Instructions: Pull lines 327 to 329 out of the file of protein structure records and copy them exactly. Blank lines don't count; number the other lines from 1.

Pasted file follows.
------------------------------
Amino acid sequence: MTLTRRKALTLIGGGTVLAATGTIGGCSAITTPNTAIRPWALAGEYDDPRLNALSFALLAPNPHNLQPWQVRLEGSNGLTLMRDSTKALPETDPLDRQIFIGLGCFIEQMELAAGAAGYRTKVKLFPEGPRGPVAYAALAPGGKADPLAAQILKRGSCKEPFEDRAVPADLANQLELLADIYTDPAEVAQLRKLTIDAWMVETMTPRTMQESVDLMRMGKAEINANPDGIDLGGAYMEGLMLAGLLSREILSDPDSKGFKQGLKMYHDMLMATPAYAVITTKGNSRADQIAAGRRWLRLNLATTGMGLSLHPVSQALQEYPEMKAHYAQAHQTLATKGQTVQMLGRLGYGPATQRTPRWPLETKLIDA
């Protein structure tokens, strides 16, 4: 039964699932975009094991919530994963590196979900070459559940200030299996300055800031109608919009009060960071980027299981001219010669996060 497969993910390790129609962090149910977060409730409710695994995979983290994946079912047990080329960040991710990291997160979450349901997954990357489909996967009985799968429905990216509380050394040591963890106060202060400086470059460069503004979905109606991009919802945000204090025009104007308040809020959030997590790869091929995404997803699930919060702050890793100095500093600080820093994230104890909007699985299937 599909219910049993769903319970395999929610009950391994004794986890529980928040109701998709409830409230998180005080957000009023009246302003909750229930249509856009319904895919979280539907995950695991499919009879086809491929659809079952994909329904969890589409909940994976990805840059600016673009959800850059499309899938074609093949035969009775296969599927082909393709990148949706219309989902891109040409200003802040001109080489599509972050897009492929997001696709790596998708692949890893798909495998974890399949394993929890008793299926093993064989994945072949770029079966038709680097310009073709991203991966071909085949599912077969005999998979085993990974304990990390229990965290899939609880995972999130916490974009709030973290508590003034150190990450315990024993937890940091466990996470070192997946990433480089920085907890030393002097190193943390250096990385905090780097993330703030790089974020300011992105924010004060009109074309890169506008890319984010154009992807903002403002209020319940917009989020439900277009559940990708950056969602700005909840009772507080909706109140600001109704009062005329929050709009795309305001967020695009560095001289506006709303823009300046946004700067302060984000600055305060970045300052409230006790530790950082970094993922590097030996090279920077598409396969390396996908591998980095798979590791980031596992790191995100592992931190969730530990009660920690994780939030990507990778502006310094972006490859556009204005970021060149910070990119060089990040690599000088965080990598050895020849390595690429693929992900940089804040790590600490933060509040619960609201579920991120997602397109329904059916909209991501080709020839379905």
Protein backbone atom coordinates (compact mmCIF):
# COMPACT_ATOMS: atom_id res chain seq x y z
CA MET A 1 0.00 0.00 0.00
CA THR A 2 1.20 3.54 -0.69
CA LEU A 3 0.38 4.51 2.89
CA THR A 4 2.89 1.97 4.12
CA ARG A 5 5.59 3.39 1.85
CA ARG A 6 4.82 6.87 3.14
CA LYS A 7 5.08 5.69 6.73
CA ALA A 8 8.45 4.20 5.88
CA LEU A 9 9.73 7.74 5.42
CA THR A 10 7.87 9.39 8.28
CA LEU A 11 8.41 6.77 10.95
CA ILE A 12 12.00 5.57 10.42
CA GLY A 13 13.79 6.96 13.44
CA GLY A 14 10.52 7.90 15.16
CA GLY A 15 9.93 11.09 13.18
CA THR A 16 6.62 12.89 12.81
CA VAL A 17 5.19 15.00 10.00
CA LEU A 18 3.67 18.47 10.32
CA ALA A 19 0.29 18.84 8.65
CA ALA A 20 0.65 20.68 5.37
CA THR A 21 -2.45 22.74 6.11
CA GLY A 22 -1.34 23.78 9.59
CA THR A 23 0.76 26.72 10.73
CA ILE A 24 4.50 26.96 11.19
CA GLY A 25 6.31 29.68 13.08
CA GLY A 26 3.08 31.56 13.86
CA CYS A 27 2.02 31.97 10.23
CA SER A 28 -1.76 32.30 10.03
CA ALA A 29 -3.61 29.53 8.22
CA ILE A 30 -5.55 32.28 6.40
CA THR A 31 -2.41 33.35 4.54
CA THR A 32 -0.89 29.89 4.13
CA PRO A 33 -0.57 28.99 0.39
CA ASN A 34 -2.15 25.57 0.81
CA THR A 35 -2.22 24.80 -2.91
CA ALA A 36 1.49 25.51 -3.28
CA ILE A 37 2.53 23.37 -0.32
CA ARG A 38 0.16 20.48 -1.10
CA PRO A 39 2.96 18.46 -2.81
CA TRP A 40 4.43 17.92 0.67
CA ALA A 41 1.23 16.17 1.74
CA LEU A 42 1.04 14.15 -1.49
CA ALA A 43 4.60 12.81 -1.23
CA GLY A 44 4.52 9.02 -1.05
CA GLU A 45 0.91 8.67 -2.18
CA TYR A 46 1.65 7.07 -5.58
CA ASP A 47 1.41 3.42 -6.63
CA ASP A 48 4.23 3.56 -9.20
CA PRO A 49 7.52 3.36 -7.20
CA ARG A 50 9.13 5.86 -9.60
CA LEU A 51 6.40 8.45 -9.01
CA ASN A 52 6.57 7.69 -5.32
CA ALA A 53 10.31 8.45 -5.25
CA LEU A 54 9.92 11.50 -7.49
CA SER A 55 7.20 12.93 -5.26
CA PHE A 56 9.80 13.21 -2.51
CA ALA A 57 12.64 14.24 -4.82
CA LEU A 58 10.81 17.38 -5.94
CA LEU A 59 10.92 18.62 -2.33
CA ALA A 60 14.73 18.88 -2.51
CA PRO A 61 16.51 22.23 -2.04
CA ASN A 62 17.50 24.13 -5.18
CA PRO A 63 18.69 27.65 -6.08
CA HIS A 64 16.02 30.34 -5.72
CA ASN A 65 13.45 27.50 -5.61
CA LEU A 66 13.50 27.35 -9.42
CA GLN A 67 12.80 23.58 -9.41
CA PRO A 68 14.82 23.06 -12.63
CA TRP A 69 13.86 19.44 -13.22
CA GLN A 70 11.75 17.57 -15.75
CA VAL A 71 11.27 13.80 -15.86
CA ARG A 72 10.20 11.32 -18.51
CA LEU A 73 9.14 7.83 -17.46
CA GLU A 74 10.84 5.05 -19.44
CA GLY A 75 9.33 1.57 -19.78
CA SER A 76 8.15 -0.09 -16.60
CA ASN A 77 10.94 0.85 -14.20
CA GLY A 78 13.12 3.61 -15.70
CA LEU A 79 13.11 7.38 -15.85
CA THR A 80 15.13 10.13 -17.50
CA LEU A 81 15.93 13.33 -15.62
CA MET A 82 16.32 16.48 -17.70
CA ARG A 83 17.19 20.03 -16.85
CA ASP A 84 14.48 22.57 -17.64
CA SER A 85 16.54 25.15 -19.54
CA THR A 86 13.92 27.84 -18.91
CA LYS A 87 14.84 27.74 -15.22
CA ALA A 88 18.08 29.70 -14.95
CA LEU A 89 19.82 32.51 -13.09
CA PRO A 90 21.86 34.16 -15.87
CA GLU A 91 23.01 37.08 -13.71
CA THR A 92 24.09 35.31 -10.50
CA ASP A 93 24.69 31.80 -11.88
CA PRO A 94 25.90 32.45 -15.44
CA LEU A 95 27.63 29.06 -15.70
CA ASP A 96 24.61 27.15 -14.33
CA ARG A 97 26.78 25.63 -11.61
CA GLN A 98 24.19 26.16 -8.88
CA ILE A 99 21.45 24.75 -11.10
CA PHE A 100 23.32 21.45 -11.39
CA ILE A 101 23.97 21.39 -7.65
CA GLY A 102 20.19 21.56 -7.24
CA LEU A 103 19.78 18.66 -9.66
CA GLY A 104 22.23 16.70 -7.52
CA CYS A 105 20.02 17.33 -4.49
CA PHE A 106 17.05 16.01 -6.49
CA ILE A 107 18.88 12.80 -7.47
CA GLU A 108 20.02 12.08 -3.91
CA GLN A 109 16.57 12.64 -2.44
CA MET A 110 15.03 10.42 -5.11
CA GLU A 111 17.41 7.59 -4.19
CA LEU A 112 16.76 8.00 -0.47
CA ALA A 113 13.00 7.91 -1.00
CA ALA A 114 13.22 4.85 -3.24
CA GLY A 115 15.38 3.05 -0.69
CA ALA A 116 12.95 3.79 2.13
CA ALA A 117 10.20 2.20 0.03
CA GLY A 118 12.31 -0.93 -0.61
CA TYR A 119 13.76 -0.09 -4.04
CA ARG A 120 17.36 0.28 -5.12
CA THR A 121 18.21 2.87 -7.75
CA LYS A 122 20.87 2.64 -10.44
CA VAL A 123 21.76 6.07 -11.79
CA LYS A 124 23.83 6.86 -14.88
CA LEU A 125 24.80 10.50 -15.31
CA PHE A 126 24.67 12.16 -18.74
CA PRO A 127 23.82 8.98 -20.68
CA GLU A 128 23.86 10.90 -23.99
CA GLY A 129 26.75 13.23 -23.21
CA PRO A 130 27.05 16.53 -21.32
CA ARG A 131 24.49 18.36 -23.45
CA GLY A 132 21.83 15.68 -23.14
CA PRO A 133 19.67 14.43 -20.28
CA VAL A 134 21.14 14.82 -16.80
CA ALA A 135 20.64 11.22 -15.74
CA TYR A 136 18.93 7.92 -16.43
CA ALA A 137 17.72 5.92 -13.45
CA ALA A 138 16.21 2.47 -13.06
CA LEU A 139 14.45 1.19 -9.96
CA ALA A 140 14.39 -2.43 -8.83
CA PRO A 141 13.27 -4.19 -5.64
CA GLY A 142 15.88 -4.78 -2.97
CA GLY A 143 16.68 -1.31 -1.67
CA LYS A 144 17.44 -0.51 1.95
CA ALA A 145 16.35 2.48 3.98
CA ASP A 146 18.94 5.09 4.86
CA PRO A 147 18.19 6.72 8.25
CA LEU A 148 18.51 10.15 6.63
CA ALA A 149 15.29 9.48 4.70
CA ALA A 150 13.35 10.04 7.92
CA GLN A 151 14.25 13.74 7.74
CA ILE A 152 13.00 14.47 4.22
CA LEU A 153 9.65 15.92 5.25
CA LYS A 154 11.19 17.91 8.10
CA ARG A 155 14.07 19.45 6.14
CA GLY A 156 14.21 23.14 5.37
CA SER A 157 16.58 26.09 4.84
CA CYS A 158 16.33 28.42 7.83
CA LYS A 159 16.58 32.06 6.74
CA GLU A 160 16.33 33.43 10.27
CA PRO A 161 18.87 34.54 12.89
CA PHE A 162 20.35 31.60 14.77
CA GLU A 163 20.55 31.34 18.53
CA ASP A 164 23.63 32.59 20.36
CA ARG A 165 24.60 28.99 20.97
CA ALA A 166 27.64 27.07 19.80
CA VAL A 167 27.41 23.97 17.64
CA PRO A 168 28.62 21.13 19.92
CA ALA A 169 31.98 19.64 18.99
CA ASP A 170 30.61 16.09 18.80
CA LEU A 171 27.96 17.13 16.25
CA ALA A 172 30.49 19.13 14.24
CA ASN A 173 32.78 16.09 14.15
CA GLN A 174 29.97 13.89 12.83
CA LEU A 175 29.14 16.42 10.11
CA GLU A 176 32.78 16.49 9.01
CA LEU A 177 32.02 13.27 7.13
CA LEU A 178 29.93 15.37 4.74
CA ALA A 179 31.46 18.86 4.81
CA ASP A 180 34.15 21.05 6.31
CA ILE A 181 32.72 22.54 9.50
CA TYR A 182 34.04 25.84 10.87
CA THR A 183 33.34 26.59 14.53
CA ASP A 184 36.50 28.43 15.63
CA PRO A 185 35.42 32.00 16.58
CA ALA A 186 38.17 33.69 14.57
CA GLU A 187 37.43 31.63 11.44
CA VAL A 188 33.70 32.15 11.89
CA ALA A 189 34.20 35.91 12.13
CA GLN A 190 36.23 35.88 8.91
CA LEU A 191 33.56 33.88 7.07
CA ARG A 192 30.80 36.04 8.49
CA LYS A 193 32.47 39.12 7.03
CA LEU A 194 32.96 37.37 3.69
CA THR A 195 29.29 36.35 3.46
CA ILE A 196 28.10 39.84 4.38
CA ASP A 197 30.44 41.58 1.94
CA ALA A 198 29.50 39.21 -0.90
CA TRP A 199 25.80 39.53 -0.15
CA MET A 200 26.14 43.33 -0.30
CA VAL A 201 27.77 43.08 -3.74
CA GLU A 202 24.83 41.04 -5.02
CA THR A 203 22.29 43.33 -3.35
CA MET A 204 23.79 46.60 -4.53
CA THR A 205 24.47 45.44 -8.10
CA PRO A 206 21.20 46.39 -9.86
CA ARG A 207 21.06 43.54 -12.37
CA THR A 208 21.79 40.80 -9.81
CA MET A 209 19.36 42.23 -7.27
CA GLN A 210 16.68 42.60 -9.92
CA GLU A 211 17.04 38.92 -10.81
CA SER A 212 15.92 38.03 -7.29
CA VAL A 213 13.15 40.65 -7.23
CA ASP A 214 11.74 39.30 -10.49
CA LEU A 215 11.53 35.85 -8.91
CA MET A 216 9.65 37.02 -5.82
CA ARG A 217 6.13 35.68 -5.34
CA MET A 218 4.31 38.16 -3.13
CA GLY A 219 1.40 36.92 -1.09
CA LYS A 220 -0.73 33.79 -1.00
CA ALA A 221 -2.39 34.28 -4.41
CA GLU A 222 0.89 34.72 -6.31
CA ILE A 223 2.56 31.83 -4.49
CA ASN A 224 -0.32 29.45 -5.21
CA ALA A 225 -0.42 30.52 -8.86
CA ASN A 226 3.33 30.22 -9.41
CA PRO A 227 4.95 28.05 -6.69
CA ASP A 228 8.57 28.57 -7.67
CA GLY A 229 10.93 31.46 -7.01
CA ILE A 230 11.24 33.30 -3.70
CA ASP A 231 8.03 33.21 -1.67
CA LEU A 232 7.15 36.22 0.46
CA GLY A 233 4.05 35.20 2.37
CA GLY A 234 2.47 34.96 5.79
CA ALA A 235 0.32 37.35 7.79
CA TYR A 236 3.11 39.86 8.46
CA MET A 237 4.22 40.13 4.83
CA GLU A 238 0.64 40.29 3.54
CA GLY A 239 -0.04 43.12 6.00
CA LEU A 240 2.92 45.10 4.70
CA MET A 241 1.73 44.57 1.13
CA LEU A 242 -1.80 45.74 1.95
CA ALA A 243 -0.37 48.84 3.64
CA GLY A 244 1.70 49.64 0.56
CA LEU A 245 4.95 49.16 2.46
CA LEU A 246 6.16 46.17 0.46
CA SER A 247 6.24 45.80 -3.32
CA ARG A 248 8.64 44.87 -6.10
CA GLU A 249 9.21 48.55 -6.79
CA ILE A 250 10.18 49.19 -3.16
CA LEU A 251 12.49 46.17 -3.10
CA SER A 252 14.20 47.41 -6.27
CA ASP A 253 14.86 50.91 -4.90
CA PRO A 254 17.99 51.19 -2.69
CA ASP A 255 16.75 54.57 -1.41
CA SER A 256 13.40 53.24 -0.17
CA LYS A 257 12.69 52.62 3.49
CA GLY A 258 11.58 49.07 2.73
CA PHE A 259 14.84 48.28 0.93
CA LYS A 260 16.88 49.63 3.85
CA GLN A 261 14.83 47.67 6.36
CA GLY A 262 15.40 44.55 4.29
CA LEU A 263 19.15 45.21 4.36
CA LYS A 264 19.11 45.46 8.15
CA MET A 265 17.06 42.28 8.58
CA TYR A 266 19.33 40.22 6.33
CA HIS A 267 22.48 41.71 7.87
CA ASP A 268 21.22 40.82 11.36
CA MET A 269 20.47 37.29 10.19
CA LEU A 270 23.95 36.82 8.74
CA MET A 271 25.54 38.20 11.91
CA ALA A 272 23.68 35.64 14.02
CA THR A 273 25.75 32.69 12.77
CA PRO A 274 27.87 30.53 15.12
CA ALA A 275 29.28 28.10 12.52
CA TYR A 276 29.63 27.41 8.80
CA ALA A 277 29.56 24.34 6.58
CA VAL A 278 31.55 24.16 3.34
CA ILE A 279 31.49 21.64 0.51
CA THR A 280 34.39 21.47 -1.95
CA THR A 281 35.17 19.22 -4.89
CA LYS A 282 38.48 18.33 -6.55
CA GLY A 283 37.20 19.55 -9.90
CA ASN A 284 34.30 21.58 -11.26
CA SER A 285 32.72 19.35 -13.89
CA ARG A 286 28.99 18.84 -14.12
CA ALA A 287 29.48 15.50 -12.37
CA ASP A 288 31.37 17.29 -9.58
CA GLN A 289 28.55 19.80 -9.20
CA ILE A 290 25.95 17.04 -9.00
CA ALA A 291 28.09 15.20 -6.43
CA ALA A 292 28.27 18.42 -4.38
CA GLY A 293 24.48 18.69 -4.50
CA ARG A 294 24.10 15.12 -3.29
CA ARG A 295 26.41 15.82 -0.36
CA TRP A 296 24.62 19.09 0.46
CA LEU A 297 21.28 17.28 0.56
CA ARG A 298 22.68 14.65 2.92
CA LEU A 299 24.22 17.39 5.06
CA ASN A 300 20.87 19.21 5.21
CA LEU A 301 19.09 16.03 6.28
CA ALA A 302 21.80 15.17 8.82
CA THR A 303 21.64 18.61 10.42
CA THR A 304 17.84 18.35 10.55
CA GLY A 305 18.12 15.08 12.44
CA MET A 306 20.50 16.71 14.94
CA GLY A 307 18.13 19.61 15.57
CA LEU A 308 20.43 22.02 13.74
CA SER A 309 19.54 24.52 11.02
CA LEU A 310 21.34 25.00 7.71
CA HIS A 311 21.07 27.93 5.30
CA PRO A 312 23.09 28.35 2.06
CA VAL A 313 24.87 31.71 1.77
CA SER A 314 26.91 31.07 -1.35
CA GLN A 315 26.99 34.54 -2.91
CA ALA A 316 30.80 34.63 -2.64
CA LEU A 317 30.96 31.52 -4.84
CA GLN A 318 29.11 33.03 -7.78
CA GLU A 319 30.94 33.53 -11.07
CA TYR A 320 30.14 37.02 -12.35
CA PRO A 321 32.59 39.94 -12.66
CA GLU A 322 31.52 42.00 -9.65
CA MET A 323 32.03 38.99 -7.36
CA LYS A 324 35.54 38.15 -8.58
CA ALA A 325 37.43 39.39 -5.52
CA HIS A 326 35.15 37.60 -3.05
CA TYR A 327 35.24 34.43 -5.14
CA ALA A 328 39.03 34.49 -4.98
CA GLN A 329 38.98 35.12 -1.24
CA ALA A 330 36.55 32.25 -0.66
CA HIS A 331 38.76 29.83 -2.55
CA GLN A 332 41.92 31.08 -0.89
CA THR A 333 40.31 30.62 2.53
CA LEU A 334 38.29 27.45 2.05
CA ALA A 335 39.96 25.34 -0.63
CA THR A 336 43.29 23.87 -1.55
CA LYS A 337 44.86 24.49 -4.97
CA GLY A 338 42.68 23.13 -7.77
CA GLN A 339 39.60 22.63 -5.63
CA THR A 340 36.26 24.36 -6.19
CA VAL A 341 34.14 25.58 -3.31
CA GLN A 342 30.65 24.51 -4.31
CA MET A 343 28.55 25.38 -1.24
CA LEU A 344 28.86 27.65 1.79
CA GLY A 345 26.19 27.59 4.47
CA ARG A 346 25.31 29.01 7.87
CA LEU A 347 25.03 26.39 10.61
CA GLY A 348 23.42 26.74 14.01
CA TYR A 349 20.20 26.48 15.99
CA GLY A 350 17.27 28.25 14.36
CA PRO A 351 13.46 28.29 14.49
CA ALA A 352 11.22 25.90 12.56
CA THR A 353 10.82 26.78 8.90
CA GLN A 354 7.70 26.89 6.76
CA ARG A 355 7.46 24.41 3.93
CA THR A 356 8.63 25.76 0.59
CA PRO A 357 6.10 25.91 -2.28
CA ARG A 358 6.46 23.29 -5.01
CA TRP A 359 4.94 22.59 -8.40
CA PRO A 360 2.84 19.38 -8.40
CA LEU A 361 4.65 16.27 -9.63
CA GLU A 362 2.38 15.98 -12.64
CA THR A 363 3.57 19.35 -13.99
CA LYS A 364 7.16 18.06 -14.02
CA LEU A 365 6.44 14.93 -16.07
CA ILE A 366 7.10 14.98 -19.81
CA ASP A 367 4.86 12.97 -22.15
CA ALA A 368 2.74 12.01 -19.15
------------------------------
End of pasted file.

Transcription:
CA MET A 323 32.03 38.99 -7.36
CA LYS A 324 35.54 38.15 -8.58
CA ALA A 325 37.43 39.39 -5.52